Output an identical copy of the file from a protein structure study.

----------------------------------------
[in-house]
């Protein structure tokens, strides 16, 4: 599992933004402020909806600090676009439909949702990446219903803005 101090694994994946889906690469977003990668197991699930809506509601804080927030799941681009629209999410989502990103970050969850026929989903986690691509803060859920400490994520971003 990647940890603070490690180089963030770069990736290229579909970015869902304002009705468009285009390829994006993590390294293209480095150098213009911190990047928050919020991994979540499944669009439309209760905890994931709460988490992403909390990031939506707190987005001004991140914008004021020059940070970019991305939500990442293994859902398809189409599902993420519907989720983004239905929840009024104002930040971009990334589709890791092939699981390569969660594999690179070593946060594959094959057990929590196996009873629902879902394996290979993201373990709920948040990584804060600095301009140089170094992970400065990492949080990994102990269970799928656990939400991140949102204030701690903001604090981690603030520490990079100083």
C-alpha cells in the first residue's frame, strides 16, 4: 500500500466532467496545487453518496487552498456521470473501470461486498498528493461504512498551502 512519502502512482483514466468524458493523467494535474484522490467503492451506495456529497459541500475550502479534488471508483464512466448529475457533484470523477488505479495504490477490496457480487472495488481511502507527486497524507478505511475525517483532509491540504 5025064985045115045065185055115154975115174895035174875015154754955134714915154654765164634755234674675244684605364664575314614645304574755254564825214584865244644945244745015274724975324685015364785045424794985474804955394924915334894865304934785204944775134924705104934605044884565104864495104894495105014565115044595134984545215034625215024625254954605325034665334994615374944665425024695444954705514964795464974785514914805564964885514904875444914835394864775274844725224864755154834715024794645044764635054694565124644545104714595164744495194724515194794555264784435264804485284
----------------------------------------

[in-house]
């Protein structure tokens, strides 16, 4: 599992933004402020909806600090676009439909949702990446219903803005 101090694994994946889906690469977003990668197991699930809506509601804080927030799941681009629209999410989502990103970050969850026929989903986690691509803060859920400490994520971003 990647940890603070490690180089963030770069990736290229579909970015869902304002009705468009285009390829994006993590390294293209480095150098213009911190990047928050919020991994979540499944669009439309209760905890994931709460988490992403909390990031939506707190987005001004991140914008004021020059940070970019991305939500990442293994859902398809189409599902993420519907989720983004239905929840009024104002930040971009990334589709890791092939699981390569969660594999690179070593946060594959094959057990929590196996009873629902879902394996290979993201373990709920948040990584804060600095301009140089170094992970400065990492949080990994102990269970799928656990939400991140949102204030701690903001604090981690603030520490990079100083």
C-alpha cells in the first residue's frame, strides 16, 4: 500500500466532467496545487453518496487552498456521470473501470461486498498528493461504512498551502 512519502502512482483514466468524458493523467494535474484522490467503492451506495456529497459541500475550502479534488471508483464512466448529475457533484470523477488505479495504490477490496457480487472495488481511502507527486497524507478505511475525517483532509491540504 5025064985045115045065185055115154975115174895035174875015154754955134714915154654765164634755234674675244684605364664575314614645304574755254564825214584865244644945244745015274724975324685015364785045424794985474804955394924915334894865304934785204944775134924705104934605044884565104864495104894495105014565115044595134984545215034625215024625254954605325034665334994615374944665425024695444954705514964795464974785514914805564964885514904875444914835394864775274844725224864755154834715024794645044764635054694565124644545104714595164744495194724515194794555264784435264804485284